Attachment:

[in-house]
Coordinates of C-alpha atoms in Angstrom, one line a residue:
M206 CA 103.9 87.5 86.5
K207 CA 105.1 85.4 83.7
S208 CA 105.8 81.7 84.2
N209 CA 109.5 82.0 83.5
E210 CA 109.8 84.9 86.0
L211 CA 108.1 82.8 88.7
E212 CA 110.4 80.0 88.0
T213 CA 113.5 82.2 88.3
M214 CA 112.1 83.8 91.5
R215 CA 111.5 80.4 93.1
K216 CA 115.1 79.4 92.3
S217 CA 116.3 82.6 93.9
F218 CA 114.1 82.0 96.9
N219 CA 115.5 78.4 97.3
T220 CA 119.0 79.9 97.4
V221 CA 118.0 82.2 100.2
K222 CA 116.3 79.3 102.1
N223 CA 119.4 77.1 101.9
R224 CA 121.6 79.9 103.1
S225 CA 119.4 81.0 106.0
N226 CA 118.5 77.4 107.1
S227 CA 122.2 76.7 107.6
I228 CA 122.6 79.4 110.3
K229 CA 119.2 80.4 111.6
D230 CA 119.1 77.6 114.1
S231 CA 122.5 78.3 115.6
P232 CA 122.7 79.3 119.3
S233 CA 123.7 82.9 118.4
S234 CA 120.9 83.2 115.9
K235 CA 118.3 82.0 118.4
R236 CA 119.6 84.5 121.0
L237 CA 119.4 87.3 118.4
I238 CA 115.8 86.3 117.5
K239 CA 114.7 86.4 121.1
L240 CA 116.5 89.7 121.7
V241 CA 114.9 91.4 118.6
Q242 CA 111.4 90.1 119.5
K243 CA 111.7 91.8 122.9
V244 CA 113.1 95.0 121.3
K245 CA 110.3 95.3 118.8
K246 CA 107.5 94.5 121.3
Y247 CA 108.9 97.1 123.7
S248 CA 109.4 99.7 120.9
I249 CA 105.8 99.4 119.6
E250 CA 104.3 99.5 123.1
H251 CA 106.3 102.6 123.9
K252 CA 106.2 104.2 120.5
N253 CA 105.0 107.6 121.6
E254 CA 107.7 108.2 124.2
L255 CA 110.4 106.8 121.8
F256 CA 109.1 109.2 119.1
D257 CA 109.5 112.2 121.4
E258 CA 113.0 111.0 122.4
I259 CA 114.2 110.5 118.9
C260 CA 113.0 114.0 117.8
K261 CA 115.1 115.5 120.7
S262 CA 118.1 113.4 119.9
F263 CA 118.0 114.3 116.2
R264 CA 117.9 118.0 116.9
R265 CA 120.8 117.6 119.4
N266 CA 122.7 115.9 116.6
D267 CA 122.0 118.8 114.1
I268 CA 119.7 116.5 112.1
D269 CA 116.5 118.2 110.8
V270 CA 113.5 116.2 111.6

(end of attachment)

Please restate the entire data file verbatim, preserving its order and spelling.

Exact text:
[in-house]
Coordinates of C-alpha atoms in Angstrom, one line a residue:
M206 CA 103.9 87.5 86.5
K207 CA 105.1 85.4 83.7
S208 CA 105.8 81.7 84.2
N209 CA 109.5 82.0 83.5
E210 CA 109.8 84.9 86.0
L211 CA 108.1 82.8 88.7
E212 CA 110.4 80.0 88.0
T213 CA 113.5 82.2 88.3
M214 CA 112.1 83.8 91.5
R215 CA 111.5 80.4 93.1
K216 CA 115.1 79.4 92.3
S217 CA 116.3 82.6 93.9
F218 CA 114.1 82.0 96.9
N219 CA 115.5 78.4 97.3
T220 CA 119.0 79.9 97.4
V221 CA 118.0 82.2 100.2
K222 CA 116.3 79.3 102.1
N223 CA 119.4 77.1 101.9
R224 CA 121.6 79.9 103.1
S225 CA 119.4 81.0 106.0
N226 CA 118.5 77.4 107.1
S227 CA 122.2 76.7 107.6
I228 CA 122.6 79.4 110.3
K229 CA 119.2 80.4 111.6
D230 CA 119.1 77.6 114.1
S231 CA 122.5 78.3 115.6
P232 CA 122.7 79.3 119.3
S233 CA 123.7 82.9 118.4
S234 CA 120.9 83.2 115.9
K235 CA 118.3 82.0 118.4
R236 CA 119.6 84.5 121.0
L237 CA 119.4 87.3 118.4
I238 CA 115.8 86.3 117.5
K239 CA 114.7 86.4 121.1
L240 CA 116.5 89.7 121.7
V241 CA 114.9 91.4 118.6
Q242 CA 111.4 90.1 119.5
K243 CA 111.7 91.8 122.9
V244 CA 113.1 95.0 121.3
K245 CA 110.3 95.3 118.8
K246 CA 107.5 94.5 121.3
Y247 CA 108.9 97.1 123.7
S248 CA 109.4 99.7 120.9
I249 CA 105.8 99.4 119.6
E250 CA 104.3 99.5 123.1
H251 CA 106.3 102.6 123.9
K252 CA 106.2 104.2 120.5
N253 CA 105.0 107.6 121.6
E254 CA 107.7 108.2 124.2
L255 CA 110.4 106.8 121.8
F256 CA 109.1 109.2 119.1
D257 CA 109.5 112.2 121.4
E258 CA 113.0 111.0 122.4
I259 CA 114.2 110.5 118.9
C260 CA 113.0 114.0 117.8
K261 CA 115.1 115.5 120.7
S262 CA 118.1 113.4 119.9
F263 CA 118.0 114.3 116.2
R264 CA 117.9 118.0 116.9
R265 CA 120.8 117.6 119.4
N266 CA 122.7 115.9 116.6
D267 CA 122.0 118.8 114.1
I268 CA 119.7 116.5 112.1
D269 CA 116.5 118.2 110.8
V270 CA 113.5 116.2 111.6